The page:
Pre-Columbian, Mexico, Olmec period, Tlatilco people, Tlapacoya, ca. 1250 to 800 BCE. An important and incredibly preserved incised vase from the Calixtlahuaca ware tradition. The vase is buff earthenware with incised motifs, covered with a kaolin white slip with the remains of red cinnabar coloration in the incised lines. This is a highly unique type of Olmec ceramic vessel showing both serpent and Earth monster ("Olmec dragon") imagery. The repeated triangular motif possibly symbolizes mountains, while the band below has circular forms, perhaps symbolizing celestial bodies like the sun or moon. Some researchers have theorized that the double-bodied form of the vessel was derived from a particular type of calabash that washed ashore in the Americas from the African continent. Size: 4.75" W x 5.7" H (12.1 cm x 14.5 cm)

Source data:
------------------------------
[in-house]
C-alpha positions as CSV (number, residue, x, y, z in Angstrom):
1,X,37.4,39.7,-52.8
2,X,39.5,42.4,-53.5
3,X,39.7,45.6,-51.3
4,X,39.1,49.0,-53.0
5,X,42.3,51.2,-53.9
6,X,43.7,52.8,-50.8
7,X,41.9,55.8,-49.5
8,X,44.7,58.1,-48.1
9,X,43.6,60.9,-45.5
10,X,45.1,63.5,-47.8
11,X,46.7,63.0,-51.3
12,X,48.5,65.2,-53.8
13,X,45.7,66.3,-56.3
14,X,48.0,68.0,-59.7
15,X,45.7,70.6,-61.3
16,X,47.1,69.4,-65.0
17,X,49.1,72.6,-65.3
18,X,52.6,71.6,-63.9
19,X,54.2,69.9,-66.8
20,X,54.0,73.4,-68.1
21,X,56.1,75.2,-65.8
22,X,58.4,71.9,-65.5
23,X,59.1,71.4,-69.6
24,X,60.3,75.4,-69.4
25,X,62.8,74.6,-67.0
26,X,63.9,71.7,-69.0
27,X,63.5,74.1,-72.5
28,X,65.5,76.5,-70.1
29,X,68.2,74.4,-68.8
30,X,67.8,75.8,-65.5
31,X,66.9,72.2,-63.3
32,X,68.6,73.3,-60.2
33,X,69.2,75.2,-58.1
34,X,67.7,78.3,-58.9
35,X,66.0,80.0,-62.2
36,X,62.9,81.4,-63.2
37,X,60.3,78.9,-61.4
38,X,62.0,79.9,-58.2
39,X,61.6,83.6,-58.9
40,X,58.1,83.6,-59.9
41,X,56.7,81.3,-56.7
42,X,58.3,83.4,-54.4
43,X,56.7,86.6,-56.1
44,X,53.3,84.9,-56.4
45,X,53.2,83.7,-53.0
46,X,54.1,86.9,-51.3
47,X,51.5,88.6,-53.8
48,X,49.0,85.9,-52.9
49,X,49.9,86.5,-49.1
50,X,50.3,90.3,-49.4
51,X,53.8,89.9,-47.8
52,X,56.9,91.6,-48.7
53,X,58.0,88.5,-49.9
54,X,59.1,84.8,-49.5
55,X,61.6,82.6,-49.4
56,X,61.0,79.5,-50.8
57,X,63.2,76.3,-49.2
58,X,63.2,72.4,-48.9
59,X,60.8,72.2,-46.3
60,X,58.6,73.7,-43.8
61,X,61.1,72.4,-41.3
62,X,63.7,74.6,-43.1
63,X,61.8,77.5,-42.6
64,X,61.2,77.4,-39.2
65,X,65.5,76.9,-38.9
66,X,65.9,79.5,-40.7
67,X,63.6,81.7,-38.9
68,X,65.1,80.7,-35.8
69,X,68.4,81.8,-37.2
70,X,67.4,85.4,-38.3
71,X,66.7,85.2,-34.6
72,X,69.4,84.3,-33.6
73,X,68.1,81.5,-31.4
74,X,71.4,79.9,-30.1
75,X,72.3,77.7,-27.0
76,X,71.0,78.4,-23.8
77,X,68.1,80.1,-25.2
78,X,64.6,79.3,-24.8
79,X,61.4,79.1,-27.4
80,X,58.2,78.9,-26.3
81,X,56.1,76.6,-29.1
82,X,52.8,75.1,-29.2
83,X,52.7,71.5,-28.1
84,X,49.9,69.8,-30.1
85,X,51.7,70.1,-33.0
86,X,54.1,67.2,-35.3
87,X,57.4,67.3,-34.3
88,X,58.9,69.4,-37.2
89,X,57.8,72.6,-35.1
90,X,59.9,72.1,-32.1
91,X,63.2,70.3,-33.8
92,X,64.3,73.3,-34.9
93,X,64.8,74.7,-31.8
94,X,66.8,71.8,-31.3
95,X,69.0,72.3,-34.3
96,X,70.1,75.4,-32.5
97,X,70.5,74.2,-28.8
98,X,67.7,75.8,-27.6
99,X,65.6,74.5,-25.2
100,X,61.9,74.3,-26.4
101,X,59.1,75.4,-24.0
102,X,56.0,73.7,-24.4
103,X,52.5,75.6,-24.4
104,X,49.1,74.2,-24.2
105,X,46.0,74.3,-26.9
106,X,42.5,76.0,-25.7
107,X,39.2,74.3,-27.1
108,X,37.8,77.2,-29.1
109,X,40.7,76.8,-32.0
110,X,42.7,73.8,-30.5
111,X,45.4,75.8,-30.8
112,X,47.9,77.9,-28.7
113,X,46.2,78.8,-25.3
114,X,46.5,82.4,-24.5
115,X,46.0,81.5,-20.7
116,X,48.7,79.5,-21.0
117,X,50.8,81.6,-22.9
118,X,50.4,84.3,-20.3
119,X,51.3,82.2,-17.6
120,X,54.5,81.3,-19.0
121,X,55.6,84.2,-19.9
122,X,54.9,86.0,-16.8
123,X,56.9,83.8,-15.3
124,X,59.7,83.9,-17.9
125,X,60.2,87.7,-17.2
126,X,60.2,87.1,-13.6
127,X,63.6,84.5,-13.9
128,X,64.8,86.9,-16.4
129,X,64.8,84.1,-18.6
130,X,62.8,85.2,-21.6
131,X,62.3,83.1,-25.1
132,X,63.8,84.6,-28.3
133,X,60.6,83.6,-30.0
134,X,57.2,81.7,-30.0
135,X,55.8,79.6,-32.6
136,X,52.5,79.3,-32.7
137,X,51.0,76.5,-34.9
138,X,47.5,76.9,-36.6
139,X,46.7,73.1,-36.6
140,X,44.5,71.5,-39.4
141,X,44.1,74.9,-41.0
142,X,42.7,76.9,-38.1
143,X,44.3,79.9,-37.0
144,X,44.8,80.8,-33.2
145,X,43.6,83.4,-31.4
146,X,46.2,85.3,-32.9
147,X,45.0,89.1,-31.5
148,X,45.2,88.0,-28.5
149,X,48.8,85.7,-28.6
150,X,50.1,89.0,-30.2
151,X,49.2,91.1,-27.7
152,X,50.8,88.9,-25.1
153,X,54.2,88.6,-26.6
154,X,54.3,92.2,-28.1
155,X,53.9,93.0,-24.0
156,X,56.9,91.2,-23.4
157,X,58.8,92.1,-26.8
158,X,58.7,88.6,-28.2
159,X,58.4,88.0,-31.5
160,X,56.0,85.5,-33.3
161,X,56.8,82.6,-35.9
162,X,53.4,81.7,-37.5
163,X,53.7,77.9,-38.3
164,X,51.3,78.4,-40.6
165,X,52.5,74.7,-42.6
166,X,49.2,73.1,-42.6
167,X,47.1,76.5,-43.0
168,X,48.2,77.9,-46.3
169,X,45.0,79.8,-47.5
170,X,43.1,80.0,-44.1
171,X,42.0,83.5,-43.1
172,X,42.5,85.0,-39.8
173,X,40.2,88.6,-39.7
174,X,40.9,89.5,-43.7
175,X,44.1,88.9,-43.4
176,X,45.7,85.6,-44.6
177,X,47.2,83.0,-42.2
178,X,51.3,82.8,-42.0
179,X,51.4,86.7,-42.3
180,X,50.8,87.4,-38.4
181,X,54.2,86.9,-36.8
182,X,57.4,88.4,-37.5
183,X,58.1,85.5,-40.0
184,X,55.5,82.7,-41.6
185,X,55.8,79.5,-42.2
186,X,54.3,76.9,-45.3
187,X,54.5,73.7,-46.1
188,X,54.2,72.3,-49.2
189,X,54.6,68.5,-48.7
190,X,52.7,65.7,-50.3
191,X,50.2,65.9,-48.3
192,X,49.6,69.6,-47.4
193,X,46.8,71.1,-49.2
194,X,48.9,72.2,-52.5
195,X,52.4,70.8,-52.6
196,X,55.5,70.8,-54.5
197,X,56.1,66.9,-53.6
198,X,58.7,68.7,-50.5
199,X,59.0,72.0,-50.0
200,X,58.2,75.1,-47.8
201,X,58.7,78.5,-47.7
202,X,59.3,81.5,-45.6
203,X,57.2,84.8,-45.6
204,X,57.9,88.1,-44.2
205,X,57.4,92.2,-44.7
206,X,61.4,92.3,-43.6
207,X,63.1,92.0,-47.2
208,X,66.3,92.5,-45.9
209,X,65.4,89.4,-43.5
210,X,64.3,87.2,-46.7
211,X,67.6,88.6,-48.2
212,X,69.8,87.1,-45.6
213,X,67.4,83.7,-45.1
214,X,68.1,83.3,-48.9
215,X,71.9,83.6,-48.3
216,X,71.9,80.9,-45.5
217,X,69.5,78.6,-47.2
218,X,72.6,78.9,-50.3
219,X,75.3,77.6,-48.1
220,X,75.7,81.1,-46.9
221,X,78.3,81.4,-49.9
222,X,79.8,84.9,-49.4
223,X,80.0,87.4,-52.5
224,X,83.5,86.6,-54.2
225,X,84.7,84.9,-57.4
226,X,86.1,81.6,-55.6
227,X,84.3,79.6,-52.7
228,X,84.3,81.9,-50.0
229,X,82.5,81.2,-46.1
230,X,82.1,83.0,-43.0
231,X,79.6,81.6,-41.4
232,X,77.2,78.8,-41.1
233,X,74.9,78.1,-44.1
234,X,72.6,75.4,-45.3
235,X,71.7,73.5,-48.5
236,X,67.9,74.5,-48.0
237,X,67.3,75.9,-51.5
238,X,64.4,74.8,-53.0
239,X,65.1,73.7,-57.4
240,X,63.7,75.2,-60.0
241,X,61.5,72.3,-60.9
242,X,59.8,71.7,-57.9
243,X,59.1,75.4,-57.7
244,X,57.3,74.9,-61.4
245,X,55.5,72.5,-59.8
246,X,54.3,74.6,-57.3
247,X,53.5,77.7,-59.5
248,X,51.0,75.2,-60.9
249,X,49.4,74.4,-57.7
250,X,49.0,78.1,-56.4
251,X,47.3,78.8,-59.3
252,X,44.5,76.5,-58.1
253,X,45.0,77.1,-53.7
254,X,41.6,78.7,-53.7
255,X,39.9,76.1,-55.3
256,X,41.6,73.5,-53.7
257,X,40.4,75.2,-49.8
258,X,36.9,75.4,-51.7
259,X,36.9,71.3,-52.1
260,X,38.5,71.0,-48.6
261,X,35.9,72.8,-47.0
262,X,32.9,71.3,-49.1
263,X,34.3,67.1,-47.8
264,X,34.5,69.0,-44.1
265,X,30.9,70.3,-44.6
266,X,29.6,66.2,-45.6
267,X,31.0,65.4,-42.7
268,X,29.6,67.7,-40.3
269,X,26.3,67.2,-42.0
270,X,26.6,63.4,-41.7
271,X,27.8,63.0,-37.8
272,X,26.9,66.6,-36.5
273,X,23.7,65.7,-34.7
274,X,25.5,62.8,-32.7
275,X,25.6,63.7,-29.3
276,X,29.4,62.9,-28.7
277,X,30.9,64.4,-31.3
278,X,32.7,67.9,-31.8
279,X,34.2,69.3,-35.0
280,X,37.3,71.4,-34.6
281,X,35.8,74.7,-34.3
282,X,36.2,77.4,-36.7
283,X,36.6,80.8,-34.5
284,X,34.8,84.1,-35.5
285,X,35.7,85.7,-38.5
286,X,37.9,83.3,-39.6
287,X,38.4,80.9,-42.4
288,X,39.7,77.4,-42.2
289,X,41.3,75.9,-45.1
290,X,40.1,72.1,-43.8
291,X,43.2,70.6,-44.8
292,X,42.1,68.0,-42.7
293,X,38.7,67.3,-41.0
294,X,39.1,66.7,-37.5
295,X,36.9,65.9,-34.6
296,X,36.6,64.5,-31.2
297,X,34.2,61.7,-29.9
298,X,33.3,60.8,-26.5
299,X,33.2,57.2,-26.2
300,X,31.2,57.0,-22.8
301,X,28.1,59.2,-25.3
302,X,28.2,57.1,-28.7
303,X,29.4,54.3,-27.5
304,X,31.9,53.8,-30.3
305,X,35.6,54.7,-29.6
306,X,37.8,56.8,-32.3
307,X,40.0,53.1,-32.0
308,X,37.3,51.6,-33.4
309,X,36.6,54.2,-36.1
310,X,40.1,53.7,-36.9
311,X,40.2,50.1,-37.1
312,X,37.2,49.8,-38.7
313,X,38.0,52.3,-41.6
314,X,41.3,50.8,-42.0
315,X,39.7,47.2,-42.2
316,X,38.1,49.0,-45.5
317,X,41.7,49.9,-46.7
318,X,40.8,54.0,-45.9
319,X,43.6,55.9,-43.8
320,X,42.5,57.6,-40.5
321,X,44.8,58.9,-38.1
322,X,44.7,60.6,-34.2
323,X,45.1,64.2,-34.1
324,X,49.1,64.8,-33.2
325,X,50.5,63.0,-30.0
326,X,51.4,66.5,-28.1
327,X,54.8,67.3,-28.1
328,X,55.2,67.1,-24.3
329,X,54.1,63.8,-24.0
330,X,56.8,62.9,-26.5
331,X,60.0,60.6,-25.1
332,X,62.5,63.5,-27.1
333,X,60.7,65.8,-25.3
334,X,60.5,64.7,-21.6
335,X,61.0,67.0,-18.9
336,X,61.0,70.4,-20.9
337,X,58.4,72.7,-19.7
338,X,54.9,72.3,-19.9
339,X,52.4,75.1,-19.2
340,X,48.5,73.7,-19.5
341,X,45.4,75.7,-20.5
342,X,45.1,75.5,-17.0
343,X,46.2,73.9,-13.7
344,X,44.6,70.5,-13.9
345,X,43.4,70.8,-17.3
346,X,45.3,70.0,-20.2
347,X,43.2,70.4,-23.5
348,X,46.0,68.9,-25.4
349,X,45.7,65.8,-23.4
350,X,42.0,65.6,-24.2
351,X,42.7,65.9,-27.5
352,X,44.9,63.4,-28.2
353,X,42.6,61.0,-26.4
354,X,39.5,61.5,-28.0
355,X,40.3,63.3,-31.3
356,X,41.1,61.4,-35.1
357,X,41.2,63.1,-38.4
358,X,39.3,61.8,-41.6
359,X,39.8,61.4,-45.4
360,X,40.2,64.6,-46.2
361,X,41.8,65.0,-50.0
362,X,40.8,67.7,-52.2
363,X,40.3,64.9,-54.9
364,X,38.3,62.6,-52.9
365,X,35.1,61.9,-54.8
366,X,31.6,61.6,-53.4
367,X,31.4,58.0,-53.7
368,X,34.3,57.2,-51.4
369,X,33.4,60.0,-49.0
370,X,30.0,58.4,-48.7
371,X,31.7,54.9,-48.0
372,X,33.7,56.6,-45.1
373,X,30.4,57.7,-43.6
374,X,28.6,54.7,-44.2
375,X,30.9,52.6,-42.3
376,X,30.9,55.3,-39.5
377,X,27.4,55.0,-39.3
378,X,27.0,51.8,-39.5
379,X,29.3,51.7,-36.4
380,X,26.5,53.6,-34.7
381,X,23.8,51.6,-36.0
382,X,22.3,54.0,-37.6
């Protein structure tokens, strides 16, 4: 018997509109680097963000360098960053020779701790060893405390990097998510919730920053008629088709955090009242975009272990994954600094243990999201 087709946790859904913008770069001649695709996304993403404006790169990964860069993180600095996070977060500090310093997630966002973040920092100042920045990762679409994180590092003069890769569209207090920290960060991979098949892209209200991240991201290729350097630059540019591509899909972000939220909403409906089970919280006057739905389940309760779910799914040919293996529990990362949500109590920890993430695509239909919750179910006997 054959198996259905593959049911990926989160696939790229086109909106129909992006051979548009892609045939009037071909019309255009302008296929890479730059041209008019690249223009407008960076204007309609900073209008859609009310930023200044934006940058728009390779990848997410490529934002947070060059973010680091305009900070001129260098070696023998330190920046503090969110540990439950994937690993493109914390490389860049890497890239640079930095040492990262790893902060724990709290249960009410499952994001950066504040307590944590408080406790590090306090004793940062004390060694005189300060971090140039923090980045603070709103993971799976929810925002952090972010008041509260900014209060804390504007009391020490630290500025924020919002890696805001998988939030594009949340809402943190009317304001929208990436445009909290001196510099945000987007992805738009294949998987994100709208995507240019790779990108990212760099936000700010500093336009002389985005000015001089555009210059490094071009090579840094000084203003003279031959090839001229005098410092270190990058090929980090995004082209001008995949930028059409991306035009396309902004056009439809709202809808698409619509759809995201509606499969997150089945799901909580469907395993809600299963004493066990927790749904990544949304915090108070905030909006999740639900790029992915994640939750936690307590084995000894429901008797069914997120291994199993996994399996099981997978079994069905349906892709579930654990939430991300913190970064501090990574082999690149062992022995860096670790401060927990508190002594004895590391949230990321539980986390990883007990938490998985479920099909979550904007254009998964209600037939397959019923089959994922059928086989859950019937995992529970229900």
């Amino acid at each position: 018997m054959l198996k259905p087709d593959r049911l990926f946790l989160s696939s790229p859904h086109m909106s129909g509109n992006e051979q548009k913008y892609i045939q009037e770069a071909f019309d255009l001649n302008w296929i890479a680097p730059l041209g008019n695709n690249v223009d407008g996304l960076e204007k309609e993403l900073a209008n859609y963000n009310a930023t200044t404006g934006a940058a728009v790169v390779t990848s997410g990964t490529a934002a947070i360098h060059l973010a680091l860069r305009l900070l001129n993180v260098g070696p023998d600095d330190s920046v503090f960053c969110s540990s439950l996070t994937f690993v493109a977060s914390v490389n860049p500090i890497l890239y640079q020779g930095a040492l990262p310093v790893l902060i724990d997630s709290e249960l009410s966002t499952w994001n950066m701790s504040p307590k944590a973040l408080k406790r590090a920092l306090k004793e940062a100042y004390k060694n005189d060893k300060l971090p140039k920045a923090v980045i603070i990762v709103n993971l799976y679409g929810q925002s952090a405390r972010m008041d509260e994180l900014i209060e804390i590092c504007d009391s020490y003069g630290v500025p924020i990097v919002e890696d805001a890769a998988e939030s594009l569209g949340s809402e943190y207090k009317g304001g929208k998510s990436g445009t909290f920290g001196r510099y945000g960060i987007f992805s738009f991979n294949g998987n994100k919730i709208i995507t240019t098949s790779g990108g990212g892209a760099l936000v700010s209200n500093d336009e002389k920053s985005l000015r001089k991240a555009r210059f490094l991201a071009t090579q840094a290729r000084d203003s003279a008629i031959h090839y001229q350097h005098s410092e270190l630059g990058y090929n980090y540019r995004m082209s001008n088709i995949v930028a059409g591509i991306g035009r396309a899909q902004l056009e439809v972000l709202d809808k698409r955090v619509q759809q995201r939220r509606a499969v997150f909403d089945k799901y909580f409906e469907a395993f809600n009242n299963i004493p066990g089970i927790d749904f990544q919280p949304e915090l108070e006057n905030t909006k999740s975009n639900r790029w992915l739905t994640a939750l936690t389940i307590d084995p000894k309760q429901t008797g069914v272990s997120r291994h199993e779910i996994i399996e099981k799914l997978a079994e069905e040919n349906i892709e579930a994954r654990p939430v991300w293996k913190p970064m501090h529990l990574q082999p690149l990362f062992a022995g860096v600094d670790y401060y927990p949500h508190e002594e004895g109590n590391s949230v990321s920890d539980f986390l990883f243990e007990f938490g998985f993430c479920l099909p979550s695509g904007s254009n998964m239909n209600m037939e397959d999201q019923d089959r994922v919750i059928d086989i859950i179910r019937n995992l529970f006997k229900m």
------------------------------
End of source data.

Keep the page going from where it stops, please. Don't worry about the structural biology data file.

The Olmec dragon is also known as the jaguar-monster, often given an anthropomorphic body, as on many carved greenstone hand axes, sometimes with components of caiman and/or crocodile. This god evolved into the Fire God of later civilizations, who, for the Maya, was associated with royal lineages and dynastic succession.
This piece has been tested using thermoluminescence (TL) and has been found to be ancient and of the period stated. A full report will accompany purchase.
Provenance: ex-Louis Land collection, San Francisco, California, USA, acquired in the 1970s
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Tiny stable crack in rim, with two drill holes for TL testing - otherwise in excellent condition.